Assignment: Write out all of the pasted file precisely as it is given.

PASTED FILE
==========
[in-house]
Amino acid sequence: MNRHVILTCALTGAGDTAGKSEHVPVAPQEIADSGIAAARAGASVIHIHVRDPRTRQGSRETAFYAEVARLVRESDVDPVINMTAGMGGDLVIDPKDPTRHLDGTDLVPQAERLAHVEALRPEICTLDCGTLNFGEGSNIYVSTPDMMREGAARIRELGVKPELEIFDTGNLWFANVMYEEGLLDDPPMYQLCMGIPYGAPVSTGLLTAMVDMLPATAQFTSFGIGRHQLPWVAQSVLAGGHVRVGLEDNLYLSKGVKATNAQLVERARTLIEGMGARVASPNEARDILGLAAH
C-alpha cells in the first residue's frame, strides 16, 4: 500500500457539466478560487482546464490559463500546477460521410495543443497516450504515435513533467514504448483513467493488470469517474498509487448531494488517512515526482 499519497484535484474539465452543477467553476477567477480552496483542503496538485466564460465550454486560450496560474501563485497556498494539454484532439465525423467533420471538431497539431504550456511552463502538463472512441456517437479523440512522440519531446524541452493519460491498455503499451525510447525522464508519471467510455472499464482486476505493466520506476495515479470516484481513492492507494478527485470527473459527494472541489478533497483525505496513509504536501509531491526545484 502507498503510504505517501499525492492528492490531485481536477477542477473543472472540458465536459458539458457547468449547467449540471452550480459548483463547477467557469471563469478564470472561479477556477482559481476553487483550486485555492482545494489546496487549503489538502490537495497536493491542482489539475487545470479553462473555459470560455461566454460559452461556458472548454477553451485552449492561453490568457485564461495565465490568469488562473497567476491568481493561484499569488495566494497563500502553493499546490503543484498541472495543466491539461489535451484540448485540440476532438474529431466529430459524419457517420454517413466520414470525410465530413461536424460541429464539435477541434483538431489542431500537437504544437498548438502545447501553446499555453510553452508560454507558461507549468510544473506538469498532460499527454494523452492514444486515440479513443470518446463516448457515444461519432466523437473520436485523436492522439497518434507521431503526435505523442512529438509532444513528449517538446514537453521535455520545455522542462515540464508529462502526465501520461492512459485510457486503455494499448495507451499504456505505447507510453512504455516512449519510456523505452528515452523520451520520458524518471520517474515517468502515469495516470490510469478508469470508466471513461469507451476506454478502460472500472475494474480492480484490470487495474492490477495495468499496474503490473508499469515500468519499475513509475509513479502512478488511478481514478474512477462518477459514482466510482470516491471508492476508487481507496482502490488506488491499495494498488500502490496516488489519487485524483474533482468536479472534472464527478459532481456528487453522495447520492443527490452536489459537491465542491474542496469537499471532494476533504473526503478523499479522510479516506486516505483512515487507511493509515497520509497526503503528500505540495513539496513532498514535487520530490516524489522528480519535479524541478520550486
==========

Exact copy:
[in-house]
Amino acid sequence: MNRHVILTCALTGAGDTAGKSEHVPVAPQEIADSGIAAARAGASVIHIHVRDPRTRQGSRETAFYAEVARLVRESDVDPVINMTAGMGGDLVIDPKDPTRHLDGTDLVPQAERLAHVEALRPEICTLDCGTLNFGEGSNIYVSTPDMMREGAARIRELGVKPELEIFDTGNLWFANVMYEEGLLDDPPMYQLCMGIPYGAPVSTGLLTAMVDMLPATAQFTSFGIGRHQLPWVAQSVLAGGHVRVGLEDNLYLSKGVKATNAQLVERARTLIEGMGARVASPNEARDILGLAAH
C-alpha cells in the first residue's frame, strides 16, 4: 500500500457539466478560487482546464490559463500546477460521410495543443497516450504515435513533467514504448483513467493488470469517474498509487448531494488517512515526482 499519497484535484474539465452543477467553476477567477480552496483542503496538485466564460465550454486560450496560474501563485497556498494539454484532439465525423467533420471538431497539431504550456511552463502538463472512441456517437479523440512522440519531446524541452493519460491498455503499451525510447525522464508519471467510455472499464482486476505493466520506476495515479470516484481513492492507494478527485470527473459527494472541489478533497483525505496513509504536501509531491526545484 502507498503510504505517501499525492492528492490531485481536477477542477473543472472540458465536459458539458457547468449547467449540471452550480459548483463547477467557469471563469478564470472561479477556477482559481476553487483550486485555492482545494489546496487549503489538502490537495497536493491542482489539475487545470479553462473555459470560455461566454460559452461556458472548454477553451485552449492561453490568457485564461495565465490568469488562473497567476491568481493561484499569488495566494497563500502553493499546490503543484498541472495543466491539461489535451484540448485540440476532438474529431466529430459524419457517420454517413466520414470525410465530413461536424460541429464539435477541434483538431489542431500537437504544437498548438502545447501553446499555453510553452508560454507558461507549468510544473506538469498532460499527454494523452492514444486515440479513443470518446463516448457515444461519432466523437473520436485523436492522439497518434507521431503526435505523442512529438509532444513528449517538446514537453521535455520545455522542462515540464508529462502526465501520461492512459485510457486503455494499448495507451499504456505505447507510453512504455516512449519510456523505452528515452523520451520520458524518471520517474515517468502515469495516470490510469478508469470508466471513461469507451476506454478502460472500472475494474480492480484490470487495474492490477495495468499496474503490473508499469515500468519499475513509475509513479502512478488511478481514478474512477462518477459514482466510482470516491471508492476508487481507496482502490488506488491499495494498488500502490496516488489519487485524483474533482468536479472534472464527478459532481456528487453522495447520492443527490452536489459537491465542491474542496469537499471532494476533504473526503478523499479522510479516506486516505483512515487507511493509515497520509497526503503528500505540495513539496513532498514535487520530490516524489522528480519535479524541478520550486